static volatile sig_atomic_t flag = 0;
void signal_handler(int signo) {
    flag = 1;
int main(...) { ...
    set_signal_handler(SIGCHLD, signal_handler);
    pid_t p1 = fork();
    if (p1 == 0) {
        // ...
    if (!flag) {
    // ...

And this does, indeed, make the race condition less likely. But it does not fully solve the problem. In particular, the signal could be delivered here:

set_signal_handler(SIGCHLD, signal_handler);
pid_t p1 = fork();
if (p1 == 0) {
    // ...
if (!flag) {

which recreates the problem we were trying to solve.

Suspenseful change of topic

Interprocess communication and pipes

Interprocess communication is what it sounds like: operating system mechanisms that allow processes to communicate. Interprocess communication punches holes in process isolation, but that’s OK: recall that process isolation means processes are isolated according to OS policy.

Processes can of course interact over the file system, but the operating system also offers special IPC mechanisms. The most important in Unix, and for your pset, is the pipe.

A pipe is a buffered stream abstraction for IPC. A pipe is a stream because it’s not seekable. It’s buffered because the operating system reserves some space in the buffer cache for piped data. Concretely, a pipe is a pair of file descriptors, one of which is open for writing and the other of which is open for reading, where data written to the write end of the pipe may be read from the read end of the pipe.

Pipes are created in Unix using the pipe system call, which works like this:

int pipefd[2];
int r = pipe(pipefd);
// Aftewards, if r == 0:
//    pipefd[0] >= 0 is the file descriptor for the read end of the pipe
//    pipefd[1] >= 0 is the file descriptor for the write end of the pipe

Initially, every pipe is a self-pipe: only the current process has access to the pipe. The pipedemo.c program illustrates a self-pipe. Pipes become useful for IPC when they are shared between processes, which happens when a process with a pipe calls fork.

The read end of a pipe returns EOF only when all references to the write end of the pipe are closed. It’s easy to forget to close one end of a pipe, which can lead to some surprising behavior (see pipedemo2.c).

There’s also some interesting behavior when a process writes to a pipe whose read end is closed. By default, this delivers the EPIPE signal to the writing process, which then dies. This prevents writers from speaking endlessly into a void. Again, the behavior only occurs when all references to the read end are closed.

The process of closing all unneeded parts of a pipe is called pipe hygiene.

Pipe manipulation

To understand pipe manipulation in practice, we worked through an example of using pipes in a shell-like context. Here’s the goal.

We start out with this situation: a single shell process with standard input open to the keyboard, and standard output and error open to the screen. (Really, all three file descriptors are open to the terminal.)


The first system call we must make is pipe(), called by the shell. The pipe must be created first, before forking children, because a child can have a file descriptor reference open to the pipe only by inheriting the file descriptor from the parent. That creates this picture:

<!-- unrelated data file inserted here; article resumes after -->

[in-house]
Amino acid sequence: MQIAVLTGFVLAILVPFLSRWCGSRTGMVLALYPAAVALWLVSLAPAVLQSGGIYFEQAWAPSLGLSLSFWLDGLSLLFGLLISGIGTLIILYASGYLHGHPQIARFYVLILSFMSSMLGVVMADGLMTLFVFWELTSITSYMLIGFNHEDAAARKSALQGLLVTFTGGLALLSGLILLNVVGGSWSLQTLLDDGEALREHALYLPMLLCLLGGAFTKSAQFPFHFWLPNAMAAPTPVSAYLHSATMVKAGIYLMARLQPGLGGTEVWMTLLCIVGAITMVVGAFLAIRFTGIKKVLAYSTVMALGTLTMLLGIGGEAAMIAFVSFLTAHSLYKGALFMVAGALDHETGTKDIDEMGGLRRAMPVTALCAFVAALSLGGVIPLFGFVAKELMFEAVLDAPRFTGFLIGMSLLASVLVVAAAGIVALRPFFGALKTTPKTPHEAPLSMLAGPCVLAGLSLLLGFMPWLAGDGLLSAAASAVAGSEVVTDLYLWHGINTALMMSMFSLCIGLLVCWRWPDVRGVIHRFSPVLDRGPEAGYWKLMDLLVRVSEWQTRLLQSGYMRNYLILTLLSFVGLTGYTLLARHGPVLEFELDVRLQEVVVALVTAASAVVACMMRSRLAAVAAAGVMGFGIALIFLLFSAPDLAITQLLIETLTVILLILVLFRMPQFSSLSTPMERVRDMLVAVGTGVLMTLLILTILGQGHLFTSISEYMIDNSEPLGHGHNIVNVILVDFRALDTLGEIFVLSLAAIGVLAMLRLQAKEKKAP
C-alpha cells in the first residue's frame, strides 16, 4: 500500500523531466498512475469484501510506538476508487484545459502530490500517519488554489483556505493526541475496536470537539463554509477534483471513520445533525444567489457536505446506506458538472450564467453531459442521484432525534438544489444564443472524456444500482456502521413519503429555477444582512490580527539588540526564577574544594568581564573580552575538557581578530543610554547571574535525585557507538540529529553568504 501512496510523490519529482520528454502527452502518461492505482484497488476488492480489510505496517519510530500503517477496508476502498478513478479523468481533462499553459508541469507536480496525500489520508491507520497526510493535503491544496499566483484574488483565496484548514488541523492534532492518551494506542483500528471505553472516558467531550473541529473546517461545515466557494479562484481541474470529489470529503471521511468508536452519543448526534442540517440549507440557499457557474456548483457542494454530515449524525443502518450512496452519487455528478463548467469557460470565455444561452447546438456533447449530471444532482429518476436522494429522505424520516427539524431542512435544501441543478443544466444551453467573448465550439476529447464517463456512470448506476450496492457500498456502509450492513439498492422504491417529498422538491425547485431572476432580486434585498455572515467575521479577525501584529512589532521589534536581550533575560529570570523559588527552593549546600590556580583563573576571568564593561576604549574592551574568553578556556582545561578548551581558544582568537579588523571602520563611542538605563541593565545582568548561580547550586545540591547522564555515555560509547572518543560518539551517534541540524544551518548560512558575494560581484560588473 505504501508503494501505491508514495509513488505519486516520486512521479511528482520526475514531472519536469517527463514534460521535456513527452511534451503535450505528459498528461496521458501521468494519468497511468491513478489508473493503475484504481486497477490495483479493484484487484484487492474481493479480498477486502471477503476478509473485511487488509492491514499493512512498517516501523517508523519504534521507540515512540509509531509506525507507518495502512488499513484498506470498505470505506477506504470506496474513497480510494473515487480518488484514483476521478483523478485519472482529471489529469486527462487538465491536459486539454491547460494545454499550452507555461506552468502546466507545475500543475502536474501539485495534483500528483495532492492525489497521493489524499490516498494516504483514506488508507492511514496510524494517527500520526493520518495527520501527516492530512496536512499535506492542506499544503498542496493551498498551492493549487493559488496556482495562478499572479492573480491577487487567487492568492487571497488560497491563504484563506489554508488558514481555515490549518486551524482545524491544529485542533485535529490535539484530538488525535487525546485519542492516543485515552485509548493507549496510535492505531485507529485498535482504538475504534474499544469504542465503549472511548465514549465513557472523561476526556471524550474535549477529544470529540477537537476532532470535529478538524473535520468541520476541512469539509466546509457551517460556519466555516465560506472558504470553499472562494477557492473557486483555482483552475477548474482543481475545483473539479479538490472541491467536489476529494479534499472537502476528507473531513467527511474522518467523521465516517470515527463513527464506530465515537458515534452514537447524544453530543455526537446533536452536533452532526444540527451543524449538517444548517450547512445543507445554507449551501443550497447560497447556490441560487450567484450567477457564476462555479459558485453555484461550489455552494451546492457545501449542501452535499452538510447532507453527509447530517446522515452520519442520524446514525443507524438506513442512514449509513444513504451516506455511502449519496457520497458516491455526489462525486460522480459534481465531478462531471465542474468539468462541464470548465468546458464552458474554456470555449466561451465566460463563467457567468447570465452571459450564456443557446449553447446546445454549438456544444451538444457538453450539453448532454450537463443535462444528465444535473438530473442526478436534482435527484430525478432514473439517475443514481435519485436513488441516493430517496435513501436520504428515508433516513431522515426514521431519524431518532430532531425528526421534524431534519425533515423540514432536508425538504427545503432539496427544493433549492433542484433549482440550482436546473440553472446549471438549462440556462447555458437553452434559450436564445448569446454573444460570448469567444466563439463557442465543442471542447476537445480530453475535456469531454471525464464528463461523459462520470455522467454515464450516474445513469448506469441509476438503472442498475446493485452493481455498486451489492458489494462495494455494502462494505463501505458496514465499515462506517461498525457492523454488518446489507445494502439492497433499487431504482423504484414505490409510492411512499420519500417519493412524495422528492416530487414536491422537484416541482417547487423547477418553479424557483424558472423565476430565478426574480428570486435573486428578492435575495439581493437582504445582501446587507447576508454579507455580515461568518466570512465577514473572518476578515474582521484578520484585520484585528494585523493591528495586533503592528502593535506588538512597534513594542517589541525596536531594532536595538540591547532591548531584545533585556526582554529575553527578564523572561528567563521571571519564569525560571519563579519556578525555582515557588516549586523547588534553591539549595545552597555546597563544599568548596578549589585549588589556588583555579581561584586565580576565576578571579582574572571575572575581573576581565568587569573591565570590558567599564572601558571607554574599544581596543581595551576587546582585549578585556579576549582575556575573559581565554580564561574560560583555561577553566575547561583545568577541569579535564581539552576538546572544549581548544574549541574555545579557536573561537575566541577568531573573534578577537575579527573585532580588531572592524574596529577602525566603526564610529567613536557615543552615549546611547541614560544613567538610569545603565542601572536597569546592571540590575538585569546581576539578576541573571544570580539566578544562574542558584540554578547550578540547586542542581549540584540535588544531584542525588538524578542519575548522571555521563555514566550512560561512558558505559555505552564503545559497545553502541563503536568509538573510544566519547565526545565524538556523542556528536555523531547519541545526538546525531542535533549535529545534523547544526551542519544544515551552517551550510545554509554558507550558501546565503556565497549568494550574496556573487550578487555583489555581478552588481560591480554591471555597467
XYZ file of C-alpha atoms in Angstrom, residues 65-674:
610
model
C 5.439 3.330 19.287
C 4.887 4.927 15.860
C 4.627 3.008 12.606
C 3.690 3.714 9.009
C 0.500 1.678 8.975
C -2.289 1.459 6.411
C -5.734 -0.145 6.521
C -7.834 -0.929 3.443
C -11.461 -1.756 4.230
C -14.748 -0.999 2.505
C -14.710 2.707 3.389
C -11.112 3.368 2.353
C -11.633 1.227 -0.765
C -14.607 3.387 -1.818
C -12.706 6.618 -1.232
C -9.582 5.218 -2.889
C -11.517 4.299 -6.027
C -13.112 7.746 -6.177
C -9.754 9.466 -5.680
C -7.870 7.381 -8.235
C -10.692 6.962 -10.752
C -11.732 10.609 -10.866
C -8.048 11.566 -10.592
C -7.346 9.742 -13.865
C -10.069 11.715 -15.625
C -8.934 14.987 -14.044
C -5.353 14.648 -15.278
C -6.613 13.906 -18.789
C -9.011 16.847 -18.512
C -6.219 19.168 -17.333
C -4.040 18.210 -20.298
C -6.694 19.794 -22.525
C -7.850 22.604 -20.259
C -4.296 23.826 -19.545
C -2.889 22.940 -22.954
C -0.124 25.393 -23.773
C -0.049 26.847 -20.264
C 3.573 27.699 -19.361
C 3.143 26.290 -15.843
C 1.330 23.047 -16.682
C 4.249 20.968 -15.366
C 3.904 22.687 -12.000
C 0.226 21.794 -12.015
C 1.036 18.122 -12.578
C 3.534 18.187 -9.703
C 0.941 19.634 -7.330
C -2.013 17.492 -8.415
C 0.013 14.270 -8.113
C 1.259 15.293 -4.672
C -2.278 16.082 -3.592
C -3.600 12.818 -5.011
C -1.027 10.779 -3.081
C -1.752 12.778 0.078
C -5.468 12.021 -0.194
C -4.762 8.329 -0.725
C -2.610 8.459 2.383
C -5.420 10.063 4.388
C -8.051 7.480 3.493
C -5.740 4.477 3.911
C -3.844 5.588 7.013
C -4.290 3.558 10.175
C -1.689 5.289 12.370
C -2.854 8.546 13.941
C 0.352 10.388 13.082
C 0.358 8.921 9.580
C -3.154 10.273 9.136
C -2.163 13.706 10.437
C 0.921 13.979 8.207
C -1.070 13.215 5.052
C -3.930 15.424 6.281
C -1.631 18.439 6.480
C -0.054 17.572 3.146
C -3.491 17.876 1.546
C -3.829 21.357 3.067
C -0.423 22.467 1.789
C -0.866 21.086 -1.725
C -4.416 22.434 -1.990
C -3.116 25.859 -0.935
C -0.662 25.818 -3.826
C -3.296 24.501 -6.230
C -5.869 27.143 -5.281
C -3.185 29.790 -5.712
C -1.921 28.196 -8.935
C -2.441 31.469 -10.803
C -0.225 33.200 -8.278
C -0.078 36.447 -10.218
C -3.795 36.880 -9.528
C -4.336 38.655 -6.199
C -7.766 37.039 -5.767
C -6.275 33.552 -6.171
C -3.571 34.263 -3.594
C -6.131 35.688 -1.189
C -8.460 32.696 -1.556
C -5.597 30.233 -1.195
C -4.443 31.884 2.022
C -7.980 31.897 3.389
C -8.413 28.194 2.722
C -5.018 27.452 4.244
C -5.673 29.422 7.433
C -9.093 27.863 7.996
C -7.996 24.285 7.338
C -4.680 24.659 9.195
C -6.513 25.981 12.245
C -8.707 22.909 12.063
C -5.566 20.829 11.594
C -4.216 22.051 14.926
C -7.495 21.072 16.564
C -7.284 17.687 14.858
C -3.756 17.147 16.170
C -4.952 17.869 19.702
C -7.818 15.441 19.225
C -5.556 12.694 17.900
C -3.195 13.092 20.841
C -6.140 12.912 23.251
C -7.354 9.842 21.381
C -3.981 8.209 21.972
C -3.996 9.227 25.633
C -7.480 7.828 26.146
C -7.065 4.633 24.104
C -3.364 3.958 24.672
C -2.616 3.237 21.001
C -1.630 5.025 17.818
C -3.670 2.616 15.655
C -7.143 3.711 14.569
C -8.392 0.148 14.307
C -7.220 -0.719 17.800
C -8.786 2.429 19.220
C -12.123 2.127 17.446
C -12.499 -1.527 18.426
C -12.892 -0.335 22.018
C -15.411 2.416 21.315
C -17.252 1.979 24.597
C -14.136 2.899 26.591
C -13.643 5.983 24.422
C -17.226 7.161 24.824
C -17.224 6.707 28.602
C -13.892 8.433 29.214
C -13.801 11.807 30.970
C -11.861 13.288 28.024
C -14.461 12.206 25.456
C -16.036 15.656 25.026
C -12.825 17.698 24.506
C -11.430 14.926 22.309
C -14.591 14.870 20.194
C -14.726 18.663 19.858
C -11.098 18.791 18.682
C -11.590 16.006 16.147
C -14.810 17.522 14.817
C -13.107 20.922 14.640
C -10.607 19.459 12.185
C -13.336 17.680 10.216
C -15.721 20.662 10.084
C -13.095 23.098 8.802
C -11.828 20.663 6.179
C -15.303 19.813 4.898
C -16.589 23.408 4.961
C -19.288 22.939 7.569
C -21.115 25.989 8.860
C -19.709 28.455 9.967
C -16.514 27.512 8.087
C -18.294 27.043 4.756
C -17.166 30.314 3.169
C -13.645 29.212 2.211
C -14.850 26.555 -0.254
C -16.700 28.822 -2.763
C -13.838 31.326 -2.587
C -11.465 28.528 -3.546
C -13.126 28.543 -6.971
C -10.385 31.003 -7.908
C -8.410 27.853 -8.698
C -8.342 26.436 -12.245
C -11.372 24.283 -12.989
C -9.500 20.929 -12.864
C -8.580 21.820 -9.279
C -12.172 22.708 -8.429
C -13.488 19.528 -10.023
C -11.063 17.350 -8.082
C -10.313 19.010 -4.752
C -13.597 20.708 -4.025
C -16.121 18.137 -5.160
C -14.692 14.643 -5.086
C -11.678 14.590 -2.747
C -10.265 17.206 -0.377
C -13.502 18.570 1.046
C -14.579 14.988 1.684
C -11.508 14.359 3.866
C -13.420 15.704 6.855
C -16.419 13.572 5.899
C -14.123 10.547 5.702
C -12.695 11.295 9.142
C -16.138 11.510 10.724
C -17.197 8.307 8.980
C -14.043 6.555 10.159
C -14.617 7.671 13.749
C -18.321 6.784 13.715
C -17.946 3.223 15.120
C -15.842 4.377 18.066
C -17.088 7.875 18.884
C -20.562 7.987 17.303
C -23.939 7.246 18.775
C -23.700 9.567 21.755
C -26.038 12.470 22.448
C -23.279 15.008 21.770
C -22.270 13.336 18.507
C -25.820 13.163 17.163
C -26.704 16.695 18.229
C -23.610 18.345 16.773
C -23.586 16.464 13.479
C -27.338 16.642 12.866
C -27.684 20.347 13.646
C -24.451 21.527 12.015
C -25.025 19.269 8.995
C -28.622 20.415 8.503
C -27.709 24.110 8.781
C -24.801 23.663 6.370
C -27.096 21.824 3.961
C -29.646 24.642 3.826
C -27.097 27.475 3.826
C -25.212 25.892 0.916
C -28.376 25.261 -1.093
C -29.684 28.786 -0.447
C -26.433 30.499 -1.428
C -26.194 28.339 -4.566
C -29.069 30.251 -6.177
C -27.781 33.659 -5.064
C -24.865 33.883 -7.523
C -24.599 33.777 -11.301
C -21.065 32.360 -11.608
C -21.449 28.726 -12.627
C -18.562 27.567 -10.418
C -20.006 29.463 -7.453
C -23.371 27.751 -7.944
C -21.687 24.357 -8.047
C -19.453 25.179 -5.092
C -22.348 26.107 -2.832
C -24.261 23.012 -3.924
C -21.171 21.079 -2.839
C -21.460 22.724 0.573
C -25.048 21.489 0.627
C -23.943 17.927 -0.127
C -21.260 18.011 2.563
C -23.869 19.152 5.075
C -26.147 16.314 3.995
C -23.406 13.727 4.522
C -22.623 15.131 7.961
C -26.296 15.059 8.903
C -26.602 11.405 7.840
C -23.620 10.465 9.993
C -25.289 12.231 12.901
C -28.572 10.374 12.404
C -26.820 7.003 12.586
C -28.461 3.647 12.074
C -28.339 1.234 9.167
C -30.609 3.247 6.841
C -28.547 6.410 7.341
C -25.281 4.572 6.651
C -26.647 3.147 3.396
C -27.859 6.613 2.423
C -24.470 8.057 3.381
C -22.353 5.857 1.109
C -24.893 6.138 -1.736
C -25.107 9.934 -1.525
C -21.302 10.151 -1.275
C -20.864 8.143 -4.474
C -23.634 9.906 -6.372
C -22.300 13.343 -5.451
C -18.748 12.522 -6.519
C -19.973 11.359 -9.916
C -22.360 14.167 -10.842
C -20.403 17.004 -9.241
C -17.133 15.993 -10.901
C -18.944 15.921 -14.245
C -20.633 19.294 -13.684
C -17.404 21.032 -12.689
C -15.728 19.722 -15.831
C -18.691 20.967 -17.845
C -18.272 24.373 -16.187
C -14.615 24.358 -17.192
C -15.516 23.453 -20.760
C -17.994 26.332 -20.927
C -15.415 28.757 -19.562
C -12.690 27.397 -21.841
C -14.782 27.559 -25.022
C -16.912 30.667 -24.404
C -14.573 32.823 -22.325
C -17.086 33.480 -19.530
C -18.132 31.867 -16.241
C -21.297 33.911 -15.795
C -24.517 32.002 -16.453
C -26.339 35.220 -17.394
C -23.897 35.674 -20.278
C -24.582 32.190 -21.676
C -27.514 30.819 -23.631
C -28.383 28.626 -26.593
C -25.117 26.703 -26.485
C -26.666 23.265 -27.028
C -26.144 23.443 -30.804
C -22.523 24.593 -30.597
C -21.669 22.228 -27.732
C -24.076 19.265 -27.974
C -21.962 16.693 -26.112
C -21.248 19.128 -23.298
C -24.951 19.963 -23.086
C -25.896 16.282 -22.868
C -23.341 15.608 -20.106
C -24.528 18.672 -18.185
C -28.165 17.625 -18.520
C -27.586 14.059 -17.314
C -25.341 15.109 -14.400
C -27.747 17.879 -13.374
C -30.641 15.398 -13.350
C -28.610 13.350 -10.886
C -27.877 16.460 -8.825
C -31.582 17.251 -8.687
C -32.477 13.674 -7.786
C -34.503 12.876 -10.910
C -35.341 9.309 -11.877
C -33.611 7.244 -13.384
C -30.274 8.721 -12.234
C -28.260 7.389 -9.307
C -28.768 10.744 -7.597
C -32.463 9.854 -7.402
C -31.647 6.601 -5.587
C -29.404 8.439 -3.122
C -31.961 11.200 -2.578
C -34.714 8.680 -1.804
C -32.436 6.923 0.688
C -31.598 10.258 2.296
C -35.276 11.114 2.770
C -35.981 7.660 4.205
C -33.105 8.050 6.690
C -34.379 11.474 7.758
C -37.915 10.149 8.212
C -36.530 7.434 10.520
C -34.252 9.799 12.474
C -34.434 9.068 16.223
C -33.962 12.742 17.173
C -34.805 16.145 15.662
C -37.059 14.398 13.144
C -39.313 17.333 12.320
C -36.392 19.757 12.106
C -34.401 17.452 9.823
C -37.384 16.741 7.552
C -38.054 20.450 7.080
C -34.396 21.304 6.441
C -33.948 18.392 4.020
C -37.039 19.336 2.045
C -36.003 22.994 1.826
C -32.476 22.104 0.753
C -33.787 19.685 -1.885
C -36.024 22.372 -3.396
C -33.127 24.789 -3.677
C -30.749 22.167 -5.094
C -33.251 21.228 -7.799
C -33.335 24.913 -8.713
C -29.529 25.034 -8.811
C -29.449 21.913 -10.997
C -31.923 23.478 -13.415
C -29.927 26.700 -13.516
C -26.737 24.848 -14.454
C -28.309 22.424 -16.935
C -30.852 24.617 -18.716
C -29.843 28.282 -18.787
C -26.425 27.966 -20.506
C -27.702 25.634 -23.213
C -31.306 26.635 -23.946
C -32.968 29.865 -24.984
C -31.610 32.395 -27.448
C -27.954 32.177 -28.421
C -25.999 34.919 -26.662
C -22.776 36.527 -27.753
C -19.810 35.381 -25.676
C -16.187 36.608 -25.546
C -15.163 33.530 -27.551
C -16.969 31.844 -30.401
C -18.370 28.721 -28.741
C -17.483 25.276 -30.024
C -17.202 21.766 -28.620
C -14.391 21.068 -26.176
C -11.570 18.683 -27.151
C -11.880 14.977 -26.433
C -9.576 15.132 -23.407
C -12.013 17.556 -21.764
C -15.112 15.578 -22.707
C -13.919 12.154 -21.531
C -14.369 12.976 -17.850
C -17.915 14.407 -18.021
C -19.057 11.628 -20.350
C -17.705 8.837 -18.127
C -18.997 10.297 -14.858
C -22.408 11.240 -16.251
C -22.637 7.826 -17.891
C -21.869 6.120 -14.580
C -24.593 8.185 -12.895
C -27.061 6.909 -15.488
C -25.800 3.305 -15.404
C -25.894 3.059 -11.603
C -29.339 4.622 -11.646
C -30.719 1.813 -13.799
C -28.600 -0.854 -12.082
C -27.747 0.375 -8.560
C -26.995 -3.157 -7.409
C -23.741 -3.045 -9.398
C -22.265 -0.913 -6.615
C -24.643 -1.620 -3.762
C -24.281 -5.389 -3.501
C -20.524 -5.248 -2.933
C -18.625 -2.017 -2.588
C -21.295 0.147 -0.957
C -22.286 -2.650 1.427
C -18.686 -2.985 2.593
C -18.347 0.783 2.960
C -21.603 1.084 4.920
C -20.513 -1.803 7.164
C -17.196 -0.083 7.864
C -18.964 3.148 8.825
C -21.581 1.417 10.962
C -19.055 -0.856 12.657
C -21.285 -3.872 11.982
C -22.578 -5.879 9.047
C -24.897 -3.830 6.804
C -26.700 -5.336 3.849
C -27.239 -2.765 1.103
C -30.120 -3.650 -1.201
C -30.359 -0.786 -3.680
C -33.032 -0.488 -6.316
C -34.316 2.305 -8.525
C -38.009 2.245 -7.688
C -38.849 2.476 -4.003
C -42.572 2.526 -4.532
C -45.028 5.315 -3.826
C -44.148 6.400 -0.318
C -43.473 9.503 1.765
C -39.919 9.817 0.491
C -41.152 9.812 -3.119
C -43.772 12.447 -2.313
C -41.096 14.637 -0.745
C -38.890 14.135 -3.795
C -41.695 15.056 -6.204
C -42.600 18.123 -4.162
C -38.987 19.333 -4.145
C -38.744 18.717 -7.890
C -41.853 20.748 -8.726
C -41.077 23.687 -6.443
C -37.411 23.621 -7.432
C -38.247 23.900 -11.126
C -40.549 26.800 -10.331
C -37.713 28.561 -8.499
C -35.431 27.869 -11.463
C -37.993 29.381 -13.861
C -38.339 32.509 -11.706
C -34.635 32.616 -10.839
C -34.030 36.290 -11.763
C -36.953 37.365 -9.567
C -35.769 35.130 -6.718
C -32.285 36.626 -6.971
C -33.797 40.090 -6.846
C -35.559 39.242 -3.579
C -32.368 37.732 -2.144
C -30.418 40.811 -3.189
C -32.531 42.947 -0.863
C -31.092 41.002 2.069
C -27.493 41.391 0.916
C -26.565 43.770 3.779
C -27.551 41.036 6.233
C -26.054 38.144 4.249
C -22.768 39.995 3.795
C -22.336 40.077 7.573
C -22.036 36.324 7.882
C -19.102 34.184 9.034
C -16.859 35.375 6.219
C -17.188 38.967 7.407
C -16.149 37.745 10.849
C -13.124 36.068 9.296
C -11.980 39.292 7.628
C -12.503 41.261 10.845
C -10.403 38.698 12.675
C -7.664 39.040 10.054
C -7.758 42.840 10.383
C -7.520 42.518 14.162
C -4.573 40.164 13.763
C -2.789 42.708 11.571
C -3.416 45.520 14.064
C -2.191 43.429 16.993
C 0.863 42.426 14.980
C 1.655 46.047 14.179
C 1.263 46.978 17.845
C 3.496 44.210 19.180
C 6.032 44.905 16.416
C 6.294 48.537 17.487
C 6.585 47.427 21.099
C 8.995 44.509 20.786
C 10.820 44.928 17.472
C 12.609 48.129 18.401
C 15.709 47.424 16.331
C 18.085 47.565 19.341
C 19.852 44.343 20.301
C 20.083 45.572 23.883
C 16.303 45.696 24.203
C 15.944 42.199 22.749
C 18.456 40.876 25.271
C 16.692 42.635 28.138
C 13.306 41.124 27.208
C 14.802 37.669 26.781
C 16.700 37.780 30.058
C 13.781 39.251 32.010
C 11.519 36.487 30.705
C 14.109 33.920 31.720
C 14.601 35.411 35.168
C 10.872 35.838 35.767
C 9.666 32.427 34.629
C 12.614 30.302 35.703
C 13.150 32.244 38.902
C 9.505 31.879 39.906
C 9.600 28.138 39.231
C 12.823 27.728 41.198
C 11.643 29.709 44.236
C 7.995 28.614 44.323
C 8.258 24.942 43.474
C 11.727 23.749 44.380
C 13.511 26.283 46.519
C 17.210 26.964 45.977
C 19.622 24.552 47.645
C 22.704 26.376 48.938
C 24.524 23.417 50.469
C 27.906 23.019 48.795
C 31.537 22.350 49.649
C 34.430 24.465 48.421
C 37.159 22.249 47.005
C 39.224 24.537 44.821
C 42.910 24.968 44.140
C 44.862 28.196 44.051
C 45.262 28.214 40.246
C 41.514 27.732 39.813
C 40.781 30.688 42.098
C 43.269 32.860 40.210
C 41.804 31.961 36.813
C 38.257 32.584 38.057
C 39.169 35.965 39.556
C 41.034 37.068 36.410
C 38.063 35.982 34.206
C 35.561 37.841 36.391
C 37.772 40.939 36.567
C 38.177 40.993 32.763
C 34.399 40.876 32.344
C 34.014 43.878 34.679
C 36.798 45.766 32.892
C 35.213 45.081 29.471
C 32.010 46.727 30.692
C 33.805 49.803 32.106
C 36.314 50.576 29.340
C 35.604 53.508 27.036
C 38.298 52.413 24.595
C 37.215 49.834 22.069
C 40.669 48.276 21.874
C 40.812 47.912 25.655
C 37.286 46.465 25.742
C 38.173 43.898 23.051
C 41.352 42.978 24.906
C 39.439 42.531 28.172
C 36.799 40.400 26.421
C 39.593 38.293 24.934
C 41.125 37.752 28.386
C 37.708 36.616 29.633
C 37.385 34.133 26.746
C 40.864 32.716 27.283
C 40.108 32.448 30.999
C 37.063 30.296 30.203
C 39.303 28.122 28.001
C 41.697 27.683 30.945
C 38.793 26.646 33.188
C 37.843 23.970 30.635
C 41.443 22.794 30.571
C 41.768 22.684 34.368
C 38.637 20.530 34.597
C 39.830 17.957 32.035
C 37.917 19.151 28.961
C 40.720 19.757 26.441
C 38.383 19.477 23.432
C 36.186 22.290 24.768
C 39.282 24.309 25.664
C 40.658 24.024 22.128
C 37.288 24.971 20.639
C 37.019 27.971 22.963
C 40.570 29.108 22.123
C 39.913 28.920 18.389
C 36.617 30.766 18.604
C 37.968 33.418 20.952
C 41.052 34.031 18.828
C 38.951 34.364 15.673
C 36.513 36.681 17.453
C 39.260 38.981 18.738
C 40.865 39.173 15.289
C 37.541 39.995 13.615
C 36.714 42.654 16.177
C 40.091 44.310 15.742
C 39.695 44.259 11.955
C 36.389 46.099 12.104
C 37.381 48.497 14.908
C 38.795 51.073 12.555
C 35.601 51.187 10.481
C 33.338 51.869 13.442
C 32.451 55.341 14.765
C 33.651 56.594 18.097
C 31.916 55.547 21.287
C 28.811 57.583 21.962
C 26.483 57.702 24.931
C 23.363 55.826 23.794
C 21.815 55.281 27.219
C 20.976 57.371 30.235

And here is our goal: a picture like this.


Keeping the goal in mind will help us make the next steps. Here’s one order that works; there are many other orders that work.

  1. Shell calls pipe() (which, here, returns fds {3, 4})
  2. Shell calls fork(), creating proto-a
  3. Shell calls fork(), creating proto-b
  4. Shell calls close(3) (it doesn’t need the read end of the pipe)
  5. Shell calls close(4) (it doesn’t need the write end of the pipe)
  6. Proto-a calls close(3) (it doesn’t need the read end of the pipe)
  7. Proto-a calls dup2(4, 1) (this closes the old stdout, and makes stdout a reference to the write end of the pipe)
  8. Proto-a calls close(4) (now that stdout is set up, we need to close the old reference to the write end of the pipe)
  9. Proto-a calls exec("a"), becoming a
  10. Proto-b calls close(4)
  11. Proto-b calls dup2(3, 0)
  12. Proto-b calls close(3)
  13. Proto-b calls exec("b"), becoming b

This also shows the benefits Unix derives from separate fork and exec system calls (rather than, say, a combined start_new_process system call that started a new process running a fresh copy of a named program). In between fork and exec, the child processes manipulate file descriptors to set up their desired environments. The fork-exec separation lets shell code perform these manipulations! Although proto-a and proto-b are independent, isolated processes—they are not the main shell—they are still running the same program (the same instructions) as the main shell. That means that the shell’s programmer can control their actions (by, for example, writing code in an if (child_pid == 0) block), and can use that control to set up exactly the right environment for the a and b programs to run.

This dance introduced a new system call, dup2(oldfd, newfd), which makes newfd point to the same file structure as oldfd.

Solving the race condition

OK, so we know how pipes work. How can we use pipes to solve the race condition from before?

At root, the race condition issue is that process code cannot guarantee atomicity except through system calls. Signal handlers can’t provide atomicity on their own—we can’t delay a signal handler until the usleep call begins. But what we can do, is add a system call to the signal handler. Then the kernel provides atomicity!

When the waitblocksafe2.c process begins, it opens a self-pipe. It then installs signal handlers for SIGCHLD and SIGALRM, an “alarm clock” signal that goes off after a given number of seconds. Each signal handler writes a byte to the self-pipe. And to detect either timeout or child death, it suffices to read from the pipe!